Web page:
Posted At: January 13, 2014 8:07 a.m.
by Sarah de Jong
How many times have you tweeted at a company and your tweet gets overlooked? Happens to me all the time. However, if I do get a response, retweet or favorite, it makes a large impact on my view of the company.
Take Chipotle, for example. I tweeted at the company a few months ago when I first visited the food sanctuary (don’t worry, I’ve since made up for the fact that I hadn’t eaten there before). About an hour later, I got a notification on my phone that Chipotle tweeted me. THE Chipotle Twitter account. I was star struck that the Chipotle staff would take time out of working to improve Chipotle’s delicious menu (if there’s even a possibility that it could be improved) to tweet at little ol’ me. I soon found out that the staff works diligently to reply to almost every tweet they receive.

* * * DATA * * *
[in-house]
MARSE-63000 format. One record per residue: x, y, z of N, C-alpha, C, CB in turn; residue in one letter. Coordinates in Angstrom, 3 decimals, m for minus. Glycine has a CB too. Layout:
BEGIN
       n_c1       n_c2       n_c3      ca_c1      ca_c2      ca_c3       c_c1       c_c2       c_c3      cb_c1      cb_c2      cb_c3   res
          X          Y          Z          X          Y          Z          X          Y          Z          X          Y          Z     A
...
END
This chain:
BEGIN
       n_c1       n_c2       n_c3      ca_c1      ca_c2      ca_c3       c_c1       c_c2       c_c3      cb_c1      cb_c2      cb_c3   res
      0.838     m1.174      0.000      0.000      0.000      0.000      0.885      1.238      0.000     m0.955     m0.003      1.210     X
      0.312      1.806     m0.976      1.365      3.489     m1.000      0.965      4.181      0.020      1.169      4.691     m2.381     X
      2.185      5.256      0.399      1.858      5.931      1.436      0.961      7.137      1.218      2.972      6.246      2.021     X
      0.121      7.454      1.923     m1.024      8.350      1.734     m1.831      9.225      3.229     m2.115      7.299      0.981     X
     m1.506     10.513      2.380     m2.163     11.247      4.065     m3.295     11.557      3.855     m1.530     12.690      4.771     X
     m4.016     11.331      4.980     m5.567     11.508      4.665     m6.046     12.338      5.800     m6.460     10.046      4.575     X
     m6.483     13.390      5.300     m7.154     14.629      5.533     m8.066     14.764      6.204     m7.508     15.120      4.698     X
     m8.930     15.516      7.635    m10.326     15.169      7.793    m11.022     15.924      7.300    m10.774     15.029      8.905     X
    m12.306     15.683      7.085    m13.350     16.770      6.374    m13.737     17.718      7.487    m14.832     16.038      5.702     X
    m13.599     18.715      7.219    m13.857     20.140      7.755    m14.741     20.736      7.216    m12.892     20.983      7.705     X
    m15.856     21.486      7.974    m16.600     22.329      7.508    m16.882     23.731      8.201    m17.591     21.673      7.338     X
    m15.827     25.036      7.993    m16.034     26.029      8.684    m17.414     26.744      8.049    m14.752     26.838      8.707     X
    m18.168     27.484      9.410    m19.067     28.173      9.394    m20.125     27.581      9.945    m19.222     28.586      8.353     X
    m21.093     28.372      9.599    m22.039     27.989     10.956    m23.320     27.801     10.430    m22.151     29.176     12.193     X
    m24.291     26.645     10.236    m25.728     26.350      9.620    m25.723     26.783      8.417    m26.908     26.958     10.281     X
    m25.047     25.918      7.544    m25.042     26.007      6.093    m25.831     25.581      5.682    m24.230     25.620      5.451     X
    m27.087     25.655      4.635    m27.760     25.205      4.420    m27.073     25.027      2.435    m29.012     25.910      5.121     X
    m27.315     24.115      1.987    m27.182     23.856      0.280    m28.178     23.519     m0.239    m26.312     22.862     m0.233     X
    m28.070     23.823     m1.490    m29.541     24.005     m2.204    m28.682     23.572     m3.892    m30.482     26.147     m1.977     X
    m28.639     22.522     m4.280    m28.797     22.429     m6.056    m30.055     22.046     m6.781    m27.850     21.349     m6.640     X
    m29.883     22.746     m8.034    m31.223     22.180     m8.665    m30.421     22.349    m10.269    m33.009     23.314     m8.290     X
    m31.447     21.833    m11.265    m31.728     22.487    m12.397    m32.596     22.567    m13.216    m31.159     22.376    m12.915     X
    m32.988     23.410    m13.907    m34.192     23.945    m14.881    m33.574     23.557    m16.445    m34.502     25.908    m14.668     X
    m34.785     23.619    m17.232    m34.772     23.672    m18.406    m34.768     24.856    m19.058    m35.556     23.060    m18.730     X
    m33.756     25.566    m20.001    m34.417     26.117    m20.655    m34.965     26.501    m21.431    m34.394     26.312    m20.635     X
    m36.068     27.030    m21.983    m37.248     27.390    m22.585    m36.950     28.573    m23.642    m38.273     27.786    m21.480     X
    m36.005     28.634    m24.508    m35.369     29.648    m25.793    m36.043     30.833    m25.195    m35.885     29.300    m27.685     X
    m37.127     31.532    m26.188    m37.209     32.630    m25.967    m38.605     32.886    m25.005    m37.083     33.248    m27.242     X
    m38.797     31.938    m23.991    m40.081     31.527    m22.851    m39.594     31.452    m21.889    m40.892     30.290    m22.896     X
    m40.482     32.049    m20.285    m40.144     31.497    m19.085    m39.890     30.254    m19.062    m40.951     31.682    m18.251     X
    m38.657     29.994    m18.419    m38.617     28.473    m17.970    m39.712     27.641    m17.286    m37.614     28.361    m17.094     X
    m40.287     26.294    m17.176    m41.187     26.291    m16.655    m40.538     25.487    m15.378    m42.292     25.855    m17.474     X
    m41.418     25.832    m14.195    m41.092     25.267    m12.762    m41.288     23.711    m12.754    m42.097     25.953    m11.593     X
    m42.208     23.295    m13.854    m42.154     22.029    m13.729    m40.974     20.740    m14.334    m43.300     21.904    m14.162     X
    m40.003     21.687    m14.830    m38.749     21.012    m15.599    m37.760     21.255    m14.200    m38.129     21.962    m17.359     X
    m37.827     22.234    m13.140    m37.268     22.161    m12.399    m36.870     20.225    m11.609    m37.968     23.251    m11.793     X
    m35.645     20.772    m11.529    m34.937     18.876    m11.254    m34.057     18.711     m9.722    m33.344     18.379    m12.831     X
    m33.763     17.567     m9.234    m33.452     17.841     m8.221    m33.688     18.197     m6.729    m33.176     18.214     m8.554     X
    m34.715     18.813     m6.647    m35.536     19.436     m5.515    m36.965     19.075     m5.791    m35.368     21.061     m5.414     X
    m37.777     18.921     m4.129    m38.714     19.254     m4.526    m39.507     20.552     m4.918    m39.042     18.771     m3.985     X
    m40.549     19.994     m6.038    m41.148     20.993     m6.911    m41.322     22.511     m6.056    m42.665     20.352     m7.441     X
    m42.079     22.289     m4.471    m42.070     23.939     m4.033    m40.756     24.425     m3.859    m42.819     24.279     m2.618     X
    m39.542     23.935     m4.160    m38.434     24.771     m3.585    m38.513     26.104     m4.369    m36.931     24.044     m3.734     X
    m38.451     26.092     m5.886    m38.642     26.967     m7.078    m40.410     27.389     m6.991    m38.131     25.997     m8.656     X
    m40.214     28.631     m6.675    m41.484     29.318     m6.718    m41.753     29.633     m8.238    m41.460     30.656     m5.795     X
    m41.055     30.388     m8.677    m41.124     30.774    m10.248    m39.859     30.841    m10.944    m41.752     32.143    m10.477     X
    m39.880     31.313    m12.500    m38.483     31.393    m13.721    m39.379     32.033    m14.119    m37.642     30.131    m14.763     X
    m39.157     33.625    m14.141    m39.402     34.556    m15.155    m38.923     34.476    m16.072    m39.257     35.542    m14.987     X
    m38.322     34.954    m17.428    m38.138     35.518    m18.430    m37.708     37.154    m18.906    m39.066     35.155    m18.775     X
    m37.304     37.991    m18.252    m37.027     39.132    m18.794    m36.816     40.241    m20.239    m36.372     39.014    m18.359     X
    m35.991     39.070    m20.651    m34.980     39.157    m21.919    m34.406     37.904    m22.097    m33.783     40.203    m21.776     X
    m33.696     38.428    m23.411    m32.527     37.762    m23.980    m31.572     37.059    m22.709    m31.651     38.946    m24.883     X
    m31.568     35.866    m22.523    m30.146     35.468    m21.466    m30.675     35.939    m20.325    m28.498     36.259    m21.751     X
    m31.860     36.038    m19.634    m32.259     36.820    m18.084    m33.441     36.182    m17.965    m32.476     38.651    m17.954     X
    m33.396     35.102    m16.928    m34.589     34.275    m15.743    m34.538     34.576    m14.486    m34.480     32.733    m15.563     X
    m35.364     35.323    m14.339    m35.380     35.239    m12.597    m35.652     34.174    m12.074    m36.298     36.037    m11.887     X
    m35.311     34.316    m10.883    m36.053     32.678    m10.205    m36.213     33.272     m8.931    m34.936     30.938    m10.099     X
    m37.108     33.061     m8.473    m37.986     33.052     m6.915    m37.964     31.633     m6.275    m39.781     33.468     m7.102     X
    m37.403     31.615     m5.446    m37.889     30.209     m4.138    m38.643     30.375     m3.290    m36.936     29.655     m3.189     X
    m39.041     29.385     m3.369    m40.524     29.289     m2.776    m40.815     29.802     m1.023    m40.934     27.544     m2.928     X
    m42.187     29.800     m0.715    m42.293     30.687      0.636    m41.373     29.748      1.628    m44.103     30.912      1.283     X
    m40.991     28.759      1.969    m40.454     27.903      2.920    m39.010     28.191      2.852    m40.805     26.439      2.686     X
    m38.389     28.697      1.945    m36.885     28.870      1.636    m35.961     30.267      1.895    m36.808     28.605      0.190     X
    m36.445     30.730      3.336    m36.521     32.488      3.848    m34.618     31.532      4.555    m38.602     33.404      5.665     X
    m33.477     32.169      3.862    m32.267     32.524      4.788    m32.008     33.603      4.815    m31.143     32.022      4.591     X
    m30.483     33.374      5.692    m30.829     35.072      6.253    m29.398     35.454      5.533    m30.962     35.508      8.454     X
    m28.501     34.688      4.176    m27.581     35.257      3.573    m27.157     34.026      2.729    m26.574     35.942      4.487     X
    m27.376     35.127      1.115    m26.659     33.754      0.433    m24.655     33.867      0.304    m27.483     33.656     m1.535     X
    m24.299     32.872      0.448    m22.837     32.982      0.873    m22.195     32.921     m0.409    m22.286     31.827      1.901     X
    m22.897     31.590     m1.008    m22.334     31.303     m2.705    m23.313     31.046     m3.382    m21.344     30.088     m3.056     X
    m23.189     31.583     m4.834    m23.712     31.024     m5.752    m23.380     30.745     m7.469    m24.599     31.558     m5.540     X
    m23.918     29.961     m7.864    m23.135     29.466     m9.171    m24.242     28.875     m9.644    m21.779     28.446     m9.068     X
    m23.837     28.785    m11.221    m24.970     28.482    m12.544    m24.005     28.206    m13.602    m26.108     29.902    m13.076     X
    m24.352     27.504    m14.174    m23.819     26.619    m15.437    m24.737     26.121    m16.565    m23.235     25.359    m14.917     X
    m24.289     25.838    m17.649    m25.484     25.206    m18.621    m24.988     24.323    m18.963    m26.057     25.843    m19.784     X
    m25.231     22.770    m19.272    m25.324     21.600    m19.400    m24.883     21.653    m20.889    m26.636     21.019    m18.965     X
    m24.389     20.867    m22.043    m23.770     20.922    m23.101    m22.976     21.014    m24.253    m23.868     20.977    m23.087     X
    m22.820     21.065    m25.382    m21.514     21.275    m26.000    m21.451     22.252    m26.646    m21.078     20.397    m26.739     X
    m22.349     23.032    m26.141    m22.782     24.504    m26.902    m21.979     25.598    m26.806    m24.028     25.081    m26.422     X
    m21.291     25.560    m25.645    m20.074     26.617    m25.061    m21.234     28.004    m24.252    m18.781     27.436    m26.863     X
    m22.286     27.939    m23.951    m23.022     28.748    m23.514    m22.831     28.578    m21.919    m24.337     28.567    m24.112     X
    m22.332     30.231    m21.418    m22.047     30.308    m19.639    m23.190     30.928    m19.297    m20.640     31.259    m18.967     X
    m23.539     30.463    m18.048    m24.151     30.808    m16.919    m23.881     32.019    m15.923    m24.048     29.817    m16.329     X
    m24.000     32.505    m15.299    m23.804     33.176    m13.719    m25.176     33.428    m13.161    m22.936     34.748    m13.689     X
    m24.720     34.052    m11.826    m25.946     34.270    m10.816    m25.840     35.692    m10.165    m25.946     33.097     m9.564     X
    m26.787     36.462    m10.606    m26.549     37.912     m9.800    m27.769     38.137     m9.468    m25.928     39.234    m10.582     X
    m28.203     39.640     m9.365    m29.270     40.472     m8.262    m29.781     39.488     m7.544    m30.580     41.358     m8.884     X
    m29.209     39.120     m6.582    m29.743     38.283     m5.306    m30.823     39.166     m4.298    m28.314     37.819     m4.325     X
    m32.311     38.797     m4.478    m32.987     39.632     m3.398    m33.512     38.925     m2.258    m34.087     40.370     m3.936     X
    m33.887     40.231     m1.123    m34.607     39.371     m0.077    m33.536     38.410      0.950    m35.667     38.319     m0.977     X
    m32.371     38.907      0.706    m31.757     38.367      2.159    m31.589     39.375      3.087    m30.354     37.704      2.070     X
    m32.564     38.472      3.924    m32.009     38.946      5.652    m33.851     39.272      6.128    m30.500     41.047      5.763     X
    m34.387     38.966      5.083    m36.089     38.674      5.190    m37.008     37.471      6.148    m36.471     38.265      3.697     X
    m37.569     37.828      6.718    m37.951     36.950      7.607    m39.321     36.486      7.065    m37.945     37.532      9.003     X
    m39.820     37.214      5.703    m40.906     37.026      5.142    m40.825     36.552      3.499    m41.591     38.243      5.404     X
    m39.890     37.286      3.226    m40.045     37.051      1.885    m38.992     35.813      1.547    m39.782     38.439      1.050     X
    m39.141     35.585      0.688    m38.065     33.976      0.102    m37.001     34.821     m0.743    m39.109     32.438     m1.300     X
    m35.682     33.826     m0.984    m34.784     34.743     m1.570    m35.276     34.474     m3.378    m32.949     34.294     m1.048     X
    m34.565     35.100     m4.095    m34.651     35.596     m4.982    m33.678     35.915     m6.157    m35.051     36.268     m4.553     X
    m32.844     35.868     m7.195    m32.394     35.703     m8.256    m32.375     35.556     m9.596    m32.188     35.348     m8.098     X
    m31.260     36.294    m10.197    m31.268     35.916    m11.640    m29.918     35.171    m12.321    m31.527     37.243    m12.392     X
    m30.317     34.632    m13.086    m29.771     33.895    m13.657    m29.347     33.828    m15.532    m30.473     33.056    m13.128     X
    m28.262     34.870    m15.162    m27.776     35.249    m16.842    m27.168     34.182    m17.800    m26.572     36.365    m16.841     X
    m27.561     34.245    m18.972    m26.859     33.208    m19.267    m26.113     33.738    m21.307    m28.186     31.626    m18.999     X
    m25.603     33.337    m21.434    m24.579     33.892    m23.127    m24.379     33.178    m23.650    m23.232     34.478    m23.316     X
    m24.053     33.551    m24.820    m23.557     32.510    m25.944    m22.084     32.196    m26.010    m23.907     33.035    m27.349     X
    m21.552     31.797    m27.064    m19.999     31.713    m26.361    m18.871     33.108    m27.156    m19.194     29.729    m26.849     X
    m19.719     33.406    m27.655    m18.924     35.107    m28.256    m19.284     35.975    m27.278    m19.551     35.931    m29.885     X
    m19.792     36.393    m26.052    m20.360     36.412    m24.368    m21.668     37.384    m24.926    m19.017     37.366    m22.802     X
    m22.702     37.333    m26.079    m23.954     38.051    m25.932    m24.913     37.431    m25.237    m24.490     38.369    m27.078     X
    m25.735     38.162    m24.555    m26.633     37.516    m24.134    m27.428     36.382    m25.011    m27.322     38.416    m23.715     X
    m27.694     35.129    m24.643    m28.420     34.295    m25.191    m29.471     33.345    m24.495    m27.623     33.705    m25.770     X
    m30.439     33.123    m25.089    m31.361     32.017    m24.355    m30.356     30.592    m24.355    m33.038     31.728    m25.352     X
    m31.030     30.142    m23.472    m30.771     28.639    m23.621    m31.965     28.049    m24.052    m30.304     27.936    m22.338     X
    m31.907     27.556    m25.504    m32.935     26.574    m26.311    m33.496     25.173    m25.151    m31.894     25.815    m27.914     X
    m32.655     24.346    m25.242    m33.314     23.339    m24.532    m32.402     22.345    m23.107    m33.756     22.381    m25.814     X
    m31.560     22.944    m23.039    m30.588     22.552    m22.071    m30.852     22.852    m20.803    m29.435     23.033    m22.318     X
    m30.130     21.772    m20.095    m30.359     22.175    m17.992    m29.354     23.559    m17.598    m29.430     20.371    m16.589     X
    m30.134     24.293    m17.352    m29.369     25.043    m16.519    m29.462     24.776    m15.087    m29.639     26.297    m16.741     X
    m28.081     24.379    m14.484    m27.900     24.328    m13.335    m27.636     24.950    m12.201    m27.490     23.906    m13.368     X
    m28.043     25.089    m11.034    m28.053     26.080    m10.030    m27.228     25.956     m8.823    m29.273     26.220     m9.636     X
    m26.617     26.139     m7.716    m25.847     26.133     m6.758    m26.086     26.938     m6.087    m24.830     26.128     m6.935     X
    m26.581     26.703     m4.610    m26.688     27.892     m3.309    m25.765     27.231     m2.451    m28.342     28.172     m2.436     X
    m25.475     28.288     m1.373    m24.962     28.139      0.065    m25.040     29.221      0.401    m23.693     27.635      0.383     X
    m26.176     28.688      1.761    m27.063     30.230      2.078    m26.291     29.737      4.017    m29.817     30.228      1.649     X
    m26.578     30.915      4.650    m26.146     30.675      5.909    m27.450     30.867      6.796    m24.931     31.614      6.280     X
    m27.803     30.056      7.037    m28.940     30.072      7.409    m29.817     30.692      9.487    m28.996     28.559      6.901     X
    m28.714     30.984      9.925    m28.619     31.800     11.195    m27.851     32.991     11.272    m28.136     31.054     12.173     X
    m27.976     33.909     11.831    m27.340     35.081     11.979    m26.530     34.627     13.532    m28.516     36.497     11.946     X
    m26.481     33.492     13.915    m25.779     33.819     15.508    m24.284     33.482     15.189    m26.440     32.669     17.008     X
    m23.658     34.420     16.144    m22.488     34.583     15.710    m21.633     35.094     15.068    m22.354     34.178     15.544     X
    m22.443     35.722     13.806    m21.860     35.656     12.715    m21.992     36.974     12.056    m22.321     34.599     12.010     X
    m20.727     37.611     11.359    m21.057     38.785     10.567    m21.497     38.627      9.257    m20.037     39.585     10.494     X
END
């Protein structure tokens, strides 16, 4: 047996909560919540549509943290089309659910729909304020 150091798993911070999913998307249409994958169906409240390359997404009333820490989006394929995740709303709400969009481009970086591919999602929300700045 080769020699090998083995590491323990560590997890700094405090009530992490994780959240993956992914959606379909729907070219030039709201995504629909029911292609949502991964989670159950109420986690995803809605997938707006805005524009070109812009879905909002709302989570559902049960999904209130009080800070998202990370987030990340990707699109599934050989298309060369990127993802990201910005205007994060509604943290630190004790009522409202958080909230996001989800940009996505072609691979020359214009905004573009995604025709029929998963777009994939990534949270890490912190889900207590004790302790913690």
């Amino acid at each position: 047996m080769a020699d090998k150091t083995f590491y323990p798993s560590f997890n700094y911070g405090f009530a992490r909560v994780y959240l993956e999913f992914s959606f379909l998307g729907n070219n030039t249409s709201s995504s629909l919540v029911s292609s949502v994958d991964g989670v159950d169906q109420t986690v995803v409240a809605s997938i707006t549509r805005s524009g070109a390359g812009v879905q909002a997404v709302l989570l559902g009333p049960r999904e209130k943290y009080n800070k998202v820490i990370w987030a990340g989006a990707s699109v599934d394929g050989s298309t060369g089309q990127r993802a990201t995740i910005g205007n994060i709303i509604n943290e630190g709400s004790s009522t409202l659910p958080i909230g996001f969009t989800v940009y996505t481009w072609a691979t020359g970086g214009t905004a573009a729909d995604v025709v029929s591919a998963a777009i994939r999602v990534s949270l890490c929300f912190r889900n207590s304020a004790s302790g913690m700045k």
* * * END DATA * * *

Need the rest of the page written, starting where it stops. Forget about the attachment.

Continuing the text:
Other companies that are excellent about Twitter responses are Southwest Airlines and Home Depot. These companies make it a priority to listen and respond to their customers on a platform that customers use frequently to sound off on their experiences.
One of the greatest things about this way of responding is that it is transparent. Customers usually tweet about their experience just after it happened, so the emotions are raw. This immediacy gives the company the opportunity to handle the problem in real time. Also, other people can see exactly what fellow Twitter users are saying about the company and how each company chooses to respond to the tweets, good or bad.
The more confident I am that a company will retweet or respond to my tweets, the more likely I am to reach out to it in the first place. If companies are actually interacting with their customers, they will gain more publicity on the social media site, from both customers and themselves.
So, companies, if you’re looking for more mentions on Twitter, make sure to reach out to your customers and reply, not just to the favorable ones. Now, it’s time for me to tweet away; Chipotle is waiting.